You could tell Grover Norquist was really powerful last year when House Speaker John Boehner called him "some random person." Think how much scarier the demon was in The Exorcist when it demurred, "That's a much too vulgar display of power." Just think how bad things are when even Joe Scarborough is calling your power a myth. And you know America's biggest anti-tax advocate is in trouble when he starts getting vulgar, as he did on CNN Monday, warning a wavering Republican that "Congressman Peter King of New York knows full well that the pledge he signed and others have is for while you’re in Congress, not a two-year period." He cautioned the others: "We've got some people discussing impure thoughts on national television."

Which begs the question: Have we reached Peak Grover?

No Republican has voted for a tax increase since 1990, something Norquist, even while being relatively humble, has taken partial credit for. ("I helped. Yeah," he said modestly in 2011, when things were going well. Republicans eventually rejected a grand bargain that would have significantly cut entitlement spending in exchange for a mere $800 billion in revenue.) Norquist, the head of Americans for Tax Reform, has gotten the vast majority of congressional Republicans to sign his pledge to never raise taxes. But with the fiscal cliff looming, some influential Republicans are suddenly offering to break the pledge. Sens. Lindsey Graham, Saxby Chambliss, Bob Corker, and Rep. Peter King have all said that the size of the country's deficit can't be sufficiently shrunk without raising some tax revenue.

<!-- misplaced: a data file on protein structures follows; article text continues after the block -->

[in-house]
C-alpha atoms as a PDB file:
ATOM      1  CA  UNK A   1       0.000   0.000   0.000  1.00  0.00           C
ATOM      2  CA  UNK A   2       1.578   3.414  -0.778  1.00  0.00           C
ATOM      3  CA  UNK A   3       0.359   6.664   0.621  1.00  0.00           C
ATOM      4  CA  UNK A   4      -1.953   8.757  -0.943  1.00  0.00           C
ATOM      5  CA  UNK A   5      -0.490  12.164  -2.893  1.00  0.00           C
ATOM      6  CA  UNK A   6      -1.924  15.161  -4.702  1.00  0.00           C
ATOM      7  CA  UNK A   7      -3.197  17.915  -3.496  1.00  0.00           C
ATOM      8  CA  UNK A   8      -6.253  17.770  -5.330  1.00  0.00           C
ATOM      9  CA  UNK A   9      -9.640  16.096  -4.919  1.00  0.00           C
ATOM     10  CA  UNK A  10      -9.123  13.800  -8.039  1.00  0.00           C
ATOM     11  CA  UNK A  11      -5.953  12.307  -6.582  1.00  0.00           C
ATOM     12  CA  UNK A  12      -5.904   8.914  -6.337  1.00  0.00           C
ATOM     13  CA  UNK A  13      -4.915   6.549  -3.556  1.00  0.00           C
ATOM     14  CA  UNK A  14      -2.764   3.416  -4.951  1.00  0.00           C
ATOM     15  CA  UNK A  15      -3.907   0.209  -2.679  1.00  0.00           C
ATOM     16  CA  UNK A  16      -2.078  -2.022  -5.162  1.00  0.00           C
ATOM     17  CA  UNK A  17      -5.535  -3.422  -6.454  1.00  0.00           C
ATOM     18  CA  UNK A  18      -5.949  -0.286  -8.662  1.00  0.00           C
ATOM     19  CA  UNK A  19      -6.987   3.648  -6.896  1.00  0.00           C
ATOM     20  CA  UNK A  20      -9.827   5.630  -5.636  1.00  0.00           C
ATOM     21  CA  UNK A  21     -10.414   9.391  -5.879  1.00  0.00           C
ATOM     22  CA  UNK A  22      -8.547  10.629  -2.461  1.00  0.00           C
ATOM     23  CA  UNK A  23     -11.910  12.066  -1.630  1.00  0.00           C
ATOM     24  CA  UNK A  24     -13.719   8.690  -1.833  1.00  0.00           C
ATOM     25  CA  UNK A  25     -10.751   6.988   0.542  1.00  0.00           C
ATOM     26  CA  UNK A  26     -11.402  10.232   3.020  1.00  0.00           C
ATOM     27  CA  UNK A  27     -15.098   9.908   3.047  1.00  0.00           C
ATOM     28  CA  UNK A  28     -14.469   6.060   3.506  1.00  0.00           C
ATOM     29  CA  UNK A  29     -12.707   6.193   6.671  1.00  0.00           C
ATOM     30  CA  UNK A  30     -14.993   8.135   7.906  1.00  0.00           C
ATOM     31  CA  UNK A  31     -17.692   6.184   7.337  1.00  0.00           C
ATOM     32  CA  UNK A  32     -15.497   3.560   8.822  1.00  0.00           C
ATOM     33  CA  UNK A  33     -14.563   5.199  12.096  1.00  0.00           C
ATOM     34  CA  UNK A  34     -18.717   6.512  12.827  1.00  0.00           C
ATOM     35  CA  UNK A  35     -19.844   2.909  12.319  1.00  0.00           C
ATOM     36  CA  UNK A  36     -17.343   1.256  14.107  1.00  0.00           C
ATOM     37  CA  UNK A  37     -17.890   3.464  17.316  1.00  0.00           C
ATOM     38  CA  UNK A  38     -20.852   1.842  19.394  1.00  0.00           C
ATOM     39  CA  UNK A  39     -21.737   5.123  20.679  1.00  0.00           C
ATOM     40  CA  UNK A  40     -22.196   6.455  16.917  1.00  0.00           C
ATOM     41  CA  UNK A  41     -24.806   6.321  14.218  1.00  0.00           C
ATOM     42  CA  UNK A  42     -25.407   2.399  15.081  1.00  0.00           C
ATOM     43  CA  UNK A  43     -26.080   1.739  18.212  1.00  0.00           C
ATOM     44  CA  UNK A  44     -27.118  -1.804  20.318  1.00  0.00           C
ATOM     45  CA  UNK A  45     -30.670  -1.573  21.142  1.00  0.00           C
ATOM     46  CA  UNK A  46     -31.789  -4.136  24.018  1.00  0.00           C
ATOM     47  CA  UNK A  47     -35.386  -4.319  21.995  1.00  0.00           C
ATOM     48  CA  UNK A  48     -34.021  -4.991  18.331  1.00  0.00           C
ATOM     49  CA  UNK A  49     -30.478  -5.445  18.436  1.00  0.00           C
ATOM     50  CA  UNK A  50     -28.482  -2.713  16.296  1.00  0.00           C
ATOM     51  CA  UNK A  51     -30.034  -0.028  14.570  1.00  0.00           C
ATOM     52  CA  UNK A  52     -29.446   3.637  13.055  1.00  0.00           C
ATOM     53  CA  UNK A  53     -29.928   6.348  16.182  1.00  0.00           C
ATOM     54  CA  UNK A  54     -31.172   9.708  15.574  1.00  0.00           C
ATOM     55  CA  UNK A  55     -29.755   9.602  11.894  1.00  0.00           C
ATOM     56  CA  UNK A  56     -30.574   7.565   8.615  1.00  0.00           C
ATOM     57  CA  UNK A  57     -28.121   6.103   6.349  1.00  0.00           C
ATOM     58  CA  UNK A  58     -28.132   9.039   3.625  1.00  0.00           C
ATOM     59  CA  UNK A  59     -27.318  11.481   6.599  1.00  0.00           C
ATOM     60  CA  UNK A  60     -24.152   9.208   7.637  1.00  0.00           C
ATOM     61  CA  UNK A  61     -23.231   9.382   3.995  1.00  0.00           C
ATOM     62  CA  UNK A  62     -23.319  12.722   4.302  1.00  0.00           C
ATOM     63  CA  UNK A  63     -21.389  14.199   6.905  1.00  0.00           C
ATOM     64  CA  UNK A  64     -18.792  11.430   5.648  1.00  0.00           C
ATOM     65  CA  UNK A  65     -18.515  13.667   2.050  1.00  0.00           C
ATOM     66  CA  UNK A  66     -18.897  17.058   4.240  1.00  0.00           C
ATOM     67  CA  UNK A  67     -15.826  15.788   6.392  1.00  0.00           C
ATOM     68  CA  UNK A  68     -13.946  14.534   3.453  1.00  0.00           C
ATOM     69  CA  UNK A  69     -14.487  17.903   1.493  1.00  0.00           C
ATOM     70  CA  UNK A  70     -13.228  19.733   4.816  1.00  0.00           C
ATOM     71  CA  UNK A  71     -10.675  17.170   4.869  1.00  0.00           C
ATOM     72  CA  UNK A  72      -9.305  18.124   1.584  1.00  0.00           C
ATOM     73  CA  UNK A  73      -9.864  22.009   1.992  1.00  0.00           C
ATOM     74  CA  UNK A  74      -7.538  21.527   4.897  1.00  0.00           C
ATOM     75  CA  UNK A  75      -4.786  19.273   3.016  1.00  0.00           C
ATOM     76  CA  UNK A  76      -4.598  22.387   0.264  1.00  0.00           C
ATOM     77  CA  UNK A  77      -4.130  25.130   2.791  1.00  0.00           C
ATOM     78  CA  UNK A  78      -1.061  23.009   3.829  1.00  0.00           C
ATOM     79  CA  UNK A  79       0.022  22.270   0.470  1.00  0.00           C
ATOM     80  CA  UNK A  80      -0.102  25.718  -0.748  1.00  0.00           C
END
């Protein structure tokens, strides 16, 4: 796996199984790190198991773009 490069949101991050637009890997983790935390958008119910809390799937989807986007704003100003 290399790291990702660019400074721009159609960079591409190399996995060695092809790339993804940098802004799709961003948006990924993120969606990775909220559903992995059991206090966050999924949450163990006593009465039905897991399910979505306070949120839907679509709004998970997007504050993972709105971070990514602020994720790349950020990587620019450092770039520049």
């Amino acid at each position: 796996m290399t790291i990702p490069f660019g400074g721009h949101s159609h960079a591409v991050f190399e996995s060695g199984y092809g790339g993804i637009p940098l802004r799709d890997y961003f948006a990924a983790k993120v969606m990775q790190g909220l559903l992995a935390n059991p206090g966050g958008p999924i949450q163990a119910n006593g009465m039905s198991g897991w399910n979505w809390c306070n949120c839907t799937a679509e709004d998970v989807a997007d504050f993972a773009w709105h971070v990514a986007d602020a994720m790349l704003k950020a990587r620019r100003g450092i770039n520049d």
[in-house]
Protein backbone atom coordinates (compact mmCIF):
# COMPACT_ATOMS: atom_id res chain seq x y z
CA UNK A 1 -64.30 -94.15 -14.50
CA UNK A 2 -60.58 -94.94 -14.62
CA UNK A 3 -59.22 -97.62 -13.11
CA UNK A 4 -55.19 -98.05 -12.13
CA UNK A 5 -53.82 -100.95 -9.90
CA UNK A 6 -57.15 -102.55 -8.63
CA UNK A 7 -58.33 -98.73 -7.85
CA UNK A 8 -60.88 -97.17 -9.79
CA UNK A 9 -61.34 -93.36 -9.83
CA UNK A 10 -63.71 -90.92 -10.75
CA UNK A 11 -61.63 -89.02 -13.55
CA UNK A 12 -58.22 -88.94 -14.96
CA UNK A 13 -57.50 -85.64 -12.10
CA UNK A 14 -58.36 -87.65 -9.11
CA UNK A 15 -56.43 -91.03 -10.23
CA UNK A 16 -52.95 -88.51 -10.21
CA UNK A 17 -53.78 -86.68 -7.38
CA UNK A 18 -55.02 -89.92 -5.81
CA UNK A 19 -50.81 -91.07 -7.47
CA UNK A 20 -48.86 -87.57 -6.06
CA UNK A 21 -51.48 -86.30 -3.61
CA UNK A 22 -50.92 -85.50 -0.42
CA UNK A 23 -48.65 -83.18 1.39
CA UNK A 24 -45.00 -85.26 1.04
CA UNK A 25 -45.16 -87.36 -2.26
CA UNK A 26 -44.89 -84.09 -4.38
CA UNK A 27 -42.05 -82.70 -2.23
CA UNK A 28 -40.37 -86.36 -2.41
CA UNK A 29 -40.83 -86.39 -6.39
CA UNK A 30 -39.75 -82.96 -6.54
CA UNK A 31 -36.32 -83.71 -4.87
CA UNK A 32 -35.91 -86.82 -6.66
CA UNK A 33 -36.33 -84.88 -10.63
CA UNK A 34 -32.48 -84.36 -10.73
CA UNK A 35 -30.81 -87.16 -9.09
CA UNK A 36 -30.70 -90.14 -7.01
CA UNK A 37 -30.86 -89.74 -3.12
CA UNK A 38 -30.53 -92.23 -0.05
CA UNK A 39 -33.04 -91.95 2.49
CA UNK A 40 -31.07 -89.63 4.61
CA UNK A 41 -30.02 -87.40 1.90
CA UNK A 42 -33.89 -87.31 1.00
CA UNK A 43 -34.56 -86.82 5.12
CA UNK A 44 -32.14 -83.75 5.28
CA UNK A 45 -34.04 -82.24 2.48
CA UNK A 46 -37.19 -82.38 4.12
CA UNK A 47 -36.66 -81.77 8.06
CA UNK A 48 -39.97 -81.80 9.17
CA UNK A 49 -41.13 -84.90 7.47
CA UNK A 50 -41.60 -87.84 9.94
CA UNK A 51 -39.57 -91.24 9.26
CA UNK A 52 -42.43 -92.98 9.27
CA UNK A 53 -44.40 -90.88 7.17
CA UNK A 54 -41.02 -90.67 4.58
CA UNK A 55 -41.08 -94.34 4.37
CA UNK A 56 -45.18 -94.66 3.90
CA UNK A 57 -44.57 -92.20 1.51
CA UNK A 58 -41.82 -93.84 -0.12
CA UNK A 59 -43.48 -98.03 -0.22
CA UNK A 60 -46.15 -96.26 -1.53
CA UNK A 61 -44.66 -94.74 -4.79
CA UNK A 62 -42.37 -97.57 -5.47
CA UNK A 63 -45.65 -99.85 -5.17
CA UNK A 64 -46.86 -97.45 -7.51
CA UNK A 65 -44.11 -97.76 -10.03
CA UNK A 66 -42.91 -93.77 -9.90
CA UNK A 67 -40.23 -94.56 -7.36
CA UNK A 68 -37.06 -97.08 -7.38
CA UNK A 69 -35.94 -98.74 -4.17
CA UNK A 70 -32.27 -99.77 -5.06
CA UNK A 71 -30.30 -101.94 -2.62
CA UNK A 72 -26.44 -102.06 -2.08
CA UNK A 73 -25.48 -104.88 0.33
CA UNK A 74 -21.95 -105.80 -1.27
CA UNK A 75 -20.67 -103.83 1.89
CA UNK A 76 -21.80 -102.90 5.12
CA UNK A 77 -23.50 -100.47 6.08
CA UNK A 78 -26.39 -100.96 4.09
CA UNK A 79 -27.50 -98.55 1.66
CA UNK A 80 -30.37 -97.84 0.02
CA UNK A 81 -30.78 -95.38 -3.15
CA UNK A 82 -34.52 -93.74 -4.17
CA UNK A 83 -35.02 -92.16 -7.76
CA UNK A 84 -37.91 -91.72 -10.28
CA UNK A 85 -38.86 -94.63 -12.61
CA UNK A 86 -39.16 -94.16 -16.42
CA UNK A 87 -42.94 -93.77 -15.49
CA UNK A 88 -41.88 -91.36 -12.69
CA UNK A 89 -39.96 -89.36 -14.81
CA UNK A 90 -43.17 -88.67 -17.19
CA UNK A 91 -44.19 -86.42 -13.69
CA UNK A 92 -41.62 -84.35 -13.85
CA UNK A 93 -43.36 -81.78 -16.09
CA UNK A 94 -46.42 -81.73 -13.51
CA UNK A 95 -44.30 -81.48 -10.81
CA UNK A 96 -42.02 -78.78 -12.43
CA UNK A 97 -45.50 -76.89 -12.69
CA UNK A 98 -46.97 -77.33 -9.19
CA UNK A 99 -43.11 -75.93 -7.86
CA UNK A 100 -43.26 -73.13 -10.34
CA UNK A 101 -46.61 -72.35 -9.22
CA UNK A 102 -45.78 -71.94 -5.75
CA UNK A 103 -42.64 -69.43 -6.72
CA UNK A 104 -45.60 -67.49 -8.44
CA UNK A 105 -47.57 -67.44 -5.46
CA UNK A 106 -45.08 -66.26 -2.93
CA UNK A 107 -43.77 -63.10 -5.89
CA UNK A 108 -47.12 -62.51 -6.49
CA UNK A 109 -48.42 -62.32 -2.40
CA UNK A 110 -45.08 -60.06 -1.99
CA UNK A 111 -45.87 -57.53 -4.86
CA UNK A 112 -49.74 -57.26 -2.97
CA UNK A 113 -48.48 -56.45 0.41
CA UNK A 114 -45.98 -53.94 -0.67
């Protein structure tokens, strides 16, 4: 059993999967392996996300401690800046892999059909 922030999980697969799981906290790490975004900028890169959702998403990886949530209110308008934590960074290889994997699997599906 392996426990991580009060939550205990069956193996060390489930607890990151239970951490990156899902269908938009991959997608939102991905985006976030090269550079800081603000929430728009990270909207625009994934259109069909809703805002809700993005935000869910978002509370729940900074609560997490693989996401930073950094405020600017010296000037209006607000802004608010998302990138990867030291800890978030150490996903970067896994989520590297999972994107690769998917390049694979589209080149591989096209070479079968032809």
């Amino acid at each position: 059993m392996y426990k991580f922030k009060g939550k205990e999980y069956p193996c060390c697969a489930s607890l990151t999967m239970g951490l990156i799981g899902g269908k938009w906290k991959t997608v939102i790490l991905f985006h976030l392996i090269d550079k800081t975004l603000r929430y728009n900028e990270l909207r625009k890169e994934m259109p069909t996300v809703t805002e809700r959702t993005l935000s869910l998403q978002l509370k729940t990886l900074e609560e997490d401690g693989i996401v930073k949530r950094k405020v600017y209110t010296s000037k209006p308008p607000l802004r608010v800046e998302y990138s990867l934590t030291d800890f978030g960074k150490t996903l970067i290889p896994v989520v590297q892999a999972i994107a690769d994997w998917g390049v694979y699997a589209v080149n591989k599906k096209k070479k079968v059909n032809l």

On Fox and Friends Monday morning, Gretchen Carlson said Norquist had gone too far. "I think you get into really difficult situations in relationships in general when you make people sign on the dotted line and then you crucify them if they ever decide to change their mind," she said. Fox and Friends plays an "agenda-setting function" at Fox News, The New York Times' Brian Stelter has reported. Fox chief Roger Ailes "regularly" provides talking points and ideas for the show, even while it's on live.

When Norquist was riding high, Boehner pretended not to know him, even though they'd worked together for 20 years. Now that he's weak enough that Republicans dare mention his name, Norquist has started making threats. "I don’t think between now and 2014 that either the South Carolina senator or the Georgia senator will vote for a tax increase," Norquist told The Washington Post Monday, making an obvious and vulgar threat of a competitive Republican primary.